You may be given some tablets before theatre. These are charted by your anaesthetist and may include tablets for tension, nausea and pain prevention.
You will be escorted to the theatre where you will be transferred to the operating table. Anaesthetic staff will then insert a drip in your arm and attach various monitoring devices.
Once you have been completely prepared and given your anaesthetic, surgery will begin. The time the operation lasts will depend on what the urologist sees, if a stone needs to be removed this can take anywhere from five minutes to two hours. In most cases, the operation lasts about half an hour.
When the operation is completed, you will go to the recovery room for a short while where you will be cared for until you are ready to be transferred to the ward.
Your nurse will check your blood pressure and pulse routinely.
You may have a drip in your arm so you get enough fluid until you are drinking normally. You can usually eat and drink when you return to the ward.
Your nurse will help you get out of bed for the first time, once you have recovered from your anaesthetic. If you had a spinal anaesthetic, you may be asked to lie flat for several hours after returning to the ward to allow for the anaesthetic to wear off.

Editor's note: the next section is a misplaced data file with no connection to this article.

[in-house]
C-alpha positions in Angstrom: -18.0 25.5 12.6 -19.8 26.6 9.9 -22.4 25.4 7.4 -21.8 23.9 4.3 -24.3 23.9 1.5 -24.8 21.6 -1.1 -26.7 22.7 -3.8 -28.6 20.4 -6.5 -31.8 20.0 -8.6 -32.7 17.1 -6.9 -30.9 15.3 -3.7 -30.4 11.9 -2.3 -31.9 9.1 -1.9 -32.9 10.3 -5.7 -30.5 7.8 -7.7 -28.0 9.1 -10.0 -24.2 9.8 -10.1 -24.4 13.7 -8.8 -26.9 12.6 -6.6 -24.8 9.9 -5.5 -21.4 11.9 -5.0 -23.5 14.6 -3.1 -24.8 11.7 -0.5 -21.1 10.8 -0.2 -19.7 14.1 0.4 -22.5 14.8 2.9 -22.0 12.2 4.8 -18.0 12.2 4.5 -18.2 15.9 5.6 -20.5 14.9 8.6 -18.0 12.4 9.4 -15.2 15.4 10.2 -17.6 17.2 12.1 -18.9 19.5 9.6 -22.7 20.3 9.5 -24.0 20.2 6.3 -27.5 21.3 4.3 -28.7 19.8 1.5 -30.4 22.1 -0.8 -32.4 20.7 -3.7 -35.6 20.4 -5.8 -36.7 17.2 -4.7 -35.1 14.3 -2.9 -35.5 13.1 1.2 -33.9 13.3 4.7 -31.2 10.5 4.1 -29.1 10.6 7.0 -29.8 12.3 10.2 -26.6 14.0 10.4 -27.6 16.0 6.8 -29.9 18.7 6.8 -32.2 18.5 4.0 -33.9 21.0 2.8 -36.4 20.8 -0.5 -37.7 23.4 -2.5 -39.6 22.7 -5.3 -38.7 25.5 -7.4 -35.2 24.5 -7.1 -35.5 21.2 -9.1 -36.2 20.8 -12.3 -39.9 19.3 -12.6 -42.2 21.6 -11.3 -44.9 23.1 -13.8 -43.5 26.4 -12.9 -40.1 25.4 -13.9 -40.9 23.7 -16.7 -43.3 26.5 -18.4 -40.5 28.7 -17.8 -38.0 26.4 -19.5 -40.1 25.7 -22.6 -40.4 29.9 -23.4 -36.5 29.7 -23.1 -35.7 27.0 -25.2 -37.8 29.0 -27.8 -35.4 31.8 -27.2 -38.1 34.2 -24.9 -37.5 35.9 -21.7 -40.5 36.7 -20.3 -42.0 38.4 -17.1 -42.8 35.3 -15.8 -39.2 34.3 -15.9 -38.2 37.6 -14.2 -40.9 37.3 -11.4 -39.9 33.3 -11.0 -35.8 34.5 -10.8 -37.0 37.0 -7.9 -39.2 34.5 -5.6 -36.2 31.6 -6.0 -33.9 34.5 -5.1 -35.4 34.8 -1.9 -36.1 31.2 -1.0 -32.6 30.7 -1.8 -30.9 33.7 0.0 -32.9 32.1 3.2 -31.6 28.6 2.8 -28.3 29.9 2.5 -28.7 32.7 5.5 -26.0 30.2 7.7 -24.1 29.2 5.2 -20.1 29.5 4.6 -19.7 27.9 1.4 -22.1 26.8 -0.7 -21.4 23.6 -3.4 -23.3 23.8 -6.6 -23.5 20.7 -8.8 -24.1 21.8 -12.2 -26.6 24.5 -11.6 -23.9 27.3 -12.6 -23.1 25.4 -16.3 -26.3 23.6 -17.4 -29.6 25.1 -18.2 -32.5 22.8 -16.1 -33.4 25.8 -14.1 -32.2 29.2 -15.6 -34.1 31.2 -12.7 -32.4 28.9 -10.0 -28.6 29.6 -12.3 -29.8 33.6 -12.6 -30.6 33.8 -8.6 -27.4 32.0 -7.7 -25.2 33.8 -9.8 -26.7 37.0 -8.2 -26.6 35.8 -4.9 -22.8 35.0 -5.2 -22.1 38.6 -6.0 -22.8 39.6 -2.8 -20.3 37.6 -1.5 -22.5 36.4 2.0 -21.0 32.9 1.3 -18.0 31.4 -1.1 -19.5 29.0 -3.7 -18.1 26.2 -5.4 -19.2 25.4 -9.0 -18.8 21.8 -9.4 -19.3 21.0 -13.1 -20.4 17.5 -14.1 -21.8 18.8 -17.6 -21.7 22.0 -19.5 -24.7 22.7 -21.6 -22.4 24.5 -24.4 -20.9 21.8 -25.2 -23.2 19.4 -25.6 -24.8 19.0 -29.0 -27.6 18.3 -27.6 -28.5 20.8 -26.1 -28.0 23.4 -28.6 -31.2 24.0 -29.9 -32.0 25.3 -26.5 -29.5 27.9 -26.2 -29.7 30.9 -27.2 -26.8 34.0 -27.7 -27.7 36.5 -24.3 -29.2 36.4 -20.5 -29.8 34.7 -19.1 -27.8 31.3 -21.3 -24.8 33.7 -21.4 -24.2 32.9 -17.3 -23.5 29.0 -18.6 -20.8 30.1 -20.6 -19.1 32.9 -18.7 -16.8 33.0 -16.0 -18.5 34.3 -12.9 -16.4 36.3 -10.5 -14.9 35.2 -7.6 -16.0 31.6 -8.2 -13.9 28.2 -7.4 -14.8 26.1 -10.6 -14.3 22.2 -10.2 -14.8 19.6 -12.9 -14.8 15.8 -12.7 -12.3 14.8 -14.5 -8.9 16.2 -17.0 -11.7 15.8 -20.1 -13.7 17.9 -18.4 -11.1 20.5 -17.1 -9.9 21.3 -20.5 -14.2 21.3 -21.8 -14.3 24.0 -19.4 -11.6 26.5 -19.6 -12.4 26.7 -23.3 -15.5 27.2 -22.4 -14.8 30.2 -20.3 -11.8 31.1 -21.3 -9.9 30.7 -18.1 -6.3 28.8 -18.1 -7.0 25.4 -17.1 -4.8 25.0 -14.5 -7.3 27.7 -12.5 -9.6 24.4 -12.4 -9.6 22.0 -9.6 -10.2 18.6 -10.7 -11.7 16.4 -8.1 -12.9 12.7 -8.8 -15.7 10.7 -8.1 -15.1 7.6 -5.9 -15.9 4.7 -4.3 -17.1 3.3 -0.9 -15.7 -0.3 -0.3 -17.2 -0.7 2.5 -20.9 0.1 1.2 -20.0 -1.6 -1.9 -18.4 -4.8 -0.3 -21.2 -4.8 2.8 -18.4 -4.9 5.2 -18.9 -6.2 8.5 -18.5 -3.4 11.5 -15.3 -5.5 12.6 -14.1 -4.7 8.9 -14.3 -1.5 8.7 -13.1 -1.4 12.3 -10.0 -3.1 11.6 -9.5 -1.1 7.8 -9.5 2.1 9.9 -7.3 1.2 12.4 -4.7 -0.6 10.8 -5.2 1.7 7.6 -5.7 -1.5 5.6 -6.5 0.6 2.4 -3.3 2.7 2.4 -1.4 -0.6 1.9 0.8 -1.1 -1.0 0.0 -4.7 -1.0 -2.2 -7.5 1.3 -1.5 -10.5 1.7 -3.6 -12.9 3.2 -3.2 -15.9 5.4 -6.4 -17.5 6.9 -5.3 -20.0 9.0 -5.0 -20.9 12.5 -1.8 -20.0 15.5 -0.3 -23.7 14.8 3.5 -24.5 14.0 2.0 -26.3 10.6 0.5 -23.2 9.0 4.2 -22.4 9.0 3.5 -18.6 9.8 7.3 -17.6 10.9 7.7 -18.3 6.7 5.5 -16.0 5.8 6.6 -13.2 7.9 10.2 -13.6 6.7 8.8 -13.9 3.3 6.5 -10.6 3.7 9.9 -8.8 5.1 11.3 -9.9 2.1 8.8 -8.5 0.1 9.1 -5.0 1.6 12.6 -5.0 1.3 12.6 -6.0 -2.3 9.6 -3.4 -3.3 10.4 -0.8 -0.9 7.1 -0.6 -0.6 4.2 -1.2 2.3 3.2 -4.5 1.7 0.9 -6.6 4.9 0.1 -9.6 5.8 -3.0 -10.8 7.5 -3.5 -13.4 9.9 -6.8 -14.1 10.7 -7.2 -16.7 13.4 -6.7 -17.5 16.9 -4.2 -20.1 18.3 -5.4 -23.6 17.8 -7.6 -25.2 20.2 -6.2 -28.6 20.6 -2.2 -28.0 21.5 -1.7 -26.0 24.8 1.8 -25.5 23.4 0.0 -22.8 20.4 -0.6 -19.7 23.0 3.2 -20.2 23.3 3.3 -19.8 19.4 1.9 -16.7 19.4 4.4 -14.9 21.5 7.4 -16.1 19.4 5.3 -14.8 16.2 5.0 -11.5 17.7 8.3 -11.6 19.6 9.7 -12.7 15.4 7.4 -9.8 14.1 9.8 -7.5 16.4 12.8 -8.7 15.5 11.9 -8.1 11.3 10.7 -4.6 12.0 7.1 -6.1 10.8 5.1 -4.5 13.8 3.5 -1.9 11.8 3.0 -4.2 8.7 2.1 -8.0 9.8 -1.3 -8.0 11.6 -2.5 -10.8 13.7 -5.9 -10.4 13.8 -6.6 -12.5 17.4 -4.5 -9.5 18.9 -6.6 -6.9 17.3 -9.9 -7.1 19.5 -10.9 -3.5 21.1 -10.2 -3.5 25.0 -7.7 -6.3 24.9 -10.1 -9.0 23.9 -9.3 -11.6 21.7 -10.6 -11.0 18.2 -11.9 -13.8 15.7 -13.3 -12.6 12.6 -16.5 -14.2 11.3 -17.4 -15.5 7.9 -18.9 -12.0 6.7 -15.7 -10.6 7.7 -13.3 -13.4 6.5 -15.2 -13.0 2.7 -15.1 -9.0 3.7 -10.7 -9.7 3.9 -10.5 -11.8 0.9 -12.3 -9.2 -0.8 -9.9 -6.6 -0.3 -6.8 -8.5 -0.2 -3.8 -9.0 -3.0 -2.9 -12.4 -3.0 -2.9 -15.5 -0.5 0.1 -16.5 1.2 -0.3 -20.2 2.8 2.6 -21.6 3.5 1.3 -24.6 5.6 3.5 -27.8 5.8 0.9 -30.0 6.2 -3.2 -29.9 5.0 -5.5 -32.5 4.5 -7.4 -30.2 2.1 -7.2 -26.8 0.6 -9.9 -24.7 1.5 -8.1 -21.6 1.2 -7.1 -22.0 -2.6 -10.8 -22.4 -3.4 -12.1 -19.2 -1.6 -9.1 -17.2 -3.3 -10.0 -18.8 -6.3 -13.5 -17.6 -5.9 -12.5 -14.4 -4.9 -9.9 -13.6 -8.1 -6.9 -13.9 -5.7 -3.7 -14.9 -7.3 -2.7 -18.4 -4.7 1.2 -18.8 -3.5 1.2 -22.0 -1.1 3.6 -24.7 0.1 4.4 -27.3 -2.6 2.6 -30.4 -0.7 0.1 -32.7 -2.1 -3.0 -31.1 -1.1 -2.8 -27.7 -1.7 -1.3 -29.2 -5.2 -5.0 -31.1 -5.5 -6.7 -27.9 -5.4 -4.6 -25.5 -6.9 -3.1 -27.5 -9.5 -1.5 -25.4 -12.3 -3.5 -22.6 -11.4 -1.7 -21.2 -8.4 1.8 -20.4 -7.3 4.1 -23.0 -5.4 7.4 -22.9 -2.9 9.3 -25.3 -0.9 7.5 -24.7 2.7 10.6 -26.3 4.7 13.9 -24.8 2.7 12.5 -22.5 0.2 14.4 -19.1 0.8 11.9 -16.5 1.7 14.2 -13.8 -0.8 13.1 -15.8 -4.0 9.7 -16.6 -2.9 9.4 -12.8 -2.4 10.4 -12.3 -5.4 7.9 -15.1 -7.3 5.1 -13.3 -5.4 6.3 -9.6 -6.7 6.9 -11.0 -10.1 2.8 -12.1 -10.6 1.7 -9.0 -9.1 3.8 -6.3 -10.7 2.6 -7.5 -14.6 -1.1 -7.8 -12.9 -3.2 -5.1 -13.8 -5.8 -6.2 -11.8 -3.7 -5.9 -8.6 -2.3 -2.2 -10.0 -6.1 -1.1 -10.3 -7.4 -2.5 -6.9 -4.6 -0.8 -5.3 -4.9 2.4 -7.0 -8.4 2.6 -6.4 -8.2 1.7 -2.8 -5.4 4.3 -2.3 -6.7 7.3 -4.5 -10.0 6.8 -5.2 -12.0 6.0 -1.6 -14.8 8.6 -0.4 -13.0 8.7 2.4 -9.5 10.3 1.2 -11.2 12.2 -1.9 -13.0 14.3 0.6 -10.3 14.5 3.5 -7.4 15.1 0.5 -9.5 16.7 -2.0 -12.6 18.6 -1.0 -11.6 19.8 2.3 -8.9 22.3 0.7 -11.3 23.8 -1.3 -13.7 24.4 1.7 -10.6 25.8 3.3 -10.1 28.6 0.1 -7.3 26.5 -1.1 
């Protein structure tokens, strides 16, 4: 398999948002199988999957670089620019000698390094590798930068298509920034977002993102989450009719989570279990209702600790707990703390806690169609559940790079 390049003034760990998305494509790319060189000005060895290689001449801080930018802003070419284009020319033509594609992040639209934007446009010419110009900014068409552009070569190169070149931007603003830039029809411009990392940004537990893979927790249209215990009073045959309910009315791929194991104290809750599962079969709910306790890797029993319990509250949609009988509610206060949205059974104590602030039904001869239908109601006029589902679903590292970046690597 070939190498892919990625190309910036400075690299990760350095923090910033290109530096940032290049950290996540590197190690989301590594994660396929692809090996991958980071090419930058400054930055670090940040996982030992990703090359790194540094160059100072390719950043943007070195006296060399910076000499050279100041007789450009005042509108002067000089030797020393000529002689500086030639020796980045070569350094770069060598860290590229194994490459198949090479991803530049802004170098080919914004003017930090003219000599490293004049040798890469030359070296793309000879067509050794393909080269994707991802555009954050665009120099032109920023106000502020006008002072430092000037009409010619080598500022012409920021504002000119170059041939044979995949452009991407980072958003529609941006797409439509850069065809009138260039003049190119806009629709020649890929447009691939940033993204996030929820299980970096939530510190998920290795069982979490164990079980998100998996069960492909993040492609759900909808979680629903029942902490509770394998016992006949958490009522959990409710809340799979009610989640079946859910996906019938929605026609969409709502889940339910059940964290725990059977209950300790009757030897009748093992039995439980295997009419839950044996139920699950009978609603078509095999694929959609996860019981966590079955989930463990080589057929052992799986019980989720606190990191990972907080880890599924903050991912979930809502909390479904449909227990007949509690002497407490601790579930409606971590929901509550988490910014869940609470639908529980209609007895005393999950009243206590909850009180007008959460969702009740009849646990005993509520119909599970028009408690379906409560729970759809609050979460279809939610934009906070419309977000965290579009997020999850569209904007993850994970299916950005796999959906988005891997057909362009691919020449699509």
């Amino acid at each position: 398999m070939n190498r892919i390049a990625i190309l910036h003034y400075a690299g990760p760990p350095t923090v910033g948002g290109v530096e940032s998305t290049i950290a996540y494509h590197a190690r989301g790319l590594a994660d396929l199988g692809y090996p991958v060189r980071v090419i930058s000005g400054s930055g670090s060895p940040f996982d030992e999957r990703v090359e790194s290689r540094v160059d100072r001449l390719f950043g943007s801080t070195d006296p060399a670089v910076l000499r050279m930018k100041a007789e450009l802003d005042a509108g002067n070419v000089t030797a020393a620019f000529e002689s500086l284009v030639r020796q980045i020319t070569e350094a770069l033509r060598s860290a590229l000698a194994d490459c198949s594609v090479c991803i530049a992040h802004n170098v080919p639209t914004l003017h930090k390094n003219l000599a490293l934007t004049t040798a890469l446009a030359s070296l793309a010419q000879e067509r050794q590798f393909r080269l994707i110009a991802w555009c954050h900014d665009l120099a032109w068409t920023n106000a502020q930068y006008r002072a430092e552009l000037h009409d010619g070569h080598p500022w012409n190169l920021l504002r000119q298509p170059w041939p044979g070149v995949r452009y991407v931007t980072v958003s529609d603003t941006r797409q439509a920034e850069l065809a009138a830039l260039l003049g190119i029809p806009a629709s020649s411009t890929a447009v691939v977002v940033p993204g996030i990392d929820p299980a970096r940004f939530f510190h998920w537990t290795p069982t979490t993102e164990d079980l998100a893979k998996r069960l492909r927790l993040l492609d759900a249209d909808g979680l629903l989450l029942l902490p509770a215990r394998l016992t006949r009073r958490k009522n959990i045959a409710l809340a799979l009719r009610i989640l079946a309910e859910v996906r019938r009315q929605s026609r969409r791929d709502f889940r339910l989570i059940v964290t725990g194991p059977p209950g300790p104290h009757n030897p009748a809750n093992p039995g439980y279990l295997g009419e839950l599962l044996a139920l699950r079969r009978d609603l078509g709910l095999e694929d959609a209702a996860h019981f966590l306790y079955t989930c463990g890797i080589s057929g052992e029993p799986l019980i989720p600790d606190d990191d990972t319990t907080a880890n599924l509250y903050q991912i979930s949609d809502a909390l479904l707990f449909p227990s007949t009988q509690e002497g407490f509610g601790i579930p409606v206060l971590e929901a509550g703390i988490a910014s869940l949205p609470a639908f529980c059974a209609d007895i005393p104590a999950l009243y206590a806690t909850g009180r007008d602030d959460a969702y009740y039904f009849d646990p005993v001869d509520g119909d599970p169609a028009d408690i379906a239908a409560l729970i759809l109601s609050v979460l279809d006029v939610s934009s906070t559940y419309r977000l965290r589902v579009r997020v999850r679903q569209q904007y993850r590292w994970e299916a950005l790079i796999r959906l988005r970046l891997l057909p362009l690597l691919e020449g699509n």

After surgery your urine may be slightly blood stained and because urine is naturally acidic you may experience slight ‘stinging’ when passing urine for the first few times. If the stinging is more severe it can be relieved by adding ural or citravescent to your drinking water, which neutralises the acid in the urine. Please tell your nurse if you have any pain or discomfort at any time so you can be given the appropriate care and treatment.
Depending on your type of operation, you may return from theatre with a ureteric stent in place. This thin, soft tube sits within the ureter. Both ends of the stent are looped with one loop sitting within the kidney and the other within the bladder. If surgery is difficult to perform because of a blocked, swollen, inflamed, or fragile ureter, it is much safer to put a stent in to allow the ureter to settle down for several weeks and repeat surgery at a later date. However, most stents are placed at the end of surgery when there is swelling, inflammation or stone fragments within the ureter that could potentially cause a blockage. If you do have a stent placed this would be removed anywhere from 4-12 weeks after surgery under local anaesthetic, in the Out Patient Clinic. A flexible telescope is passed up the urethra to the bladder so the end of the stent can be grasped and it can be removed. If the stent was placed due to an inoperable obstruction it would usually be replaced with a new stent every 3-12 months depending on the reason for its placement.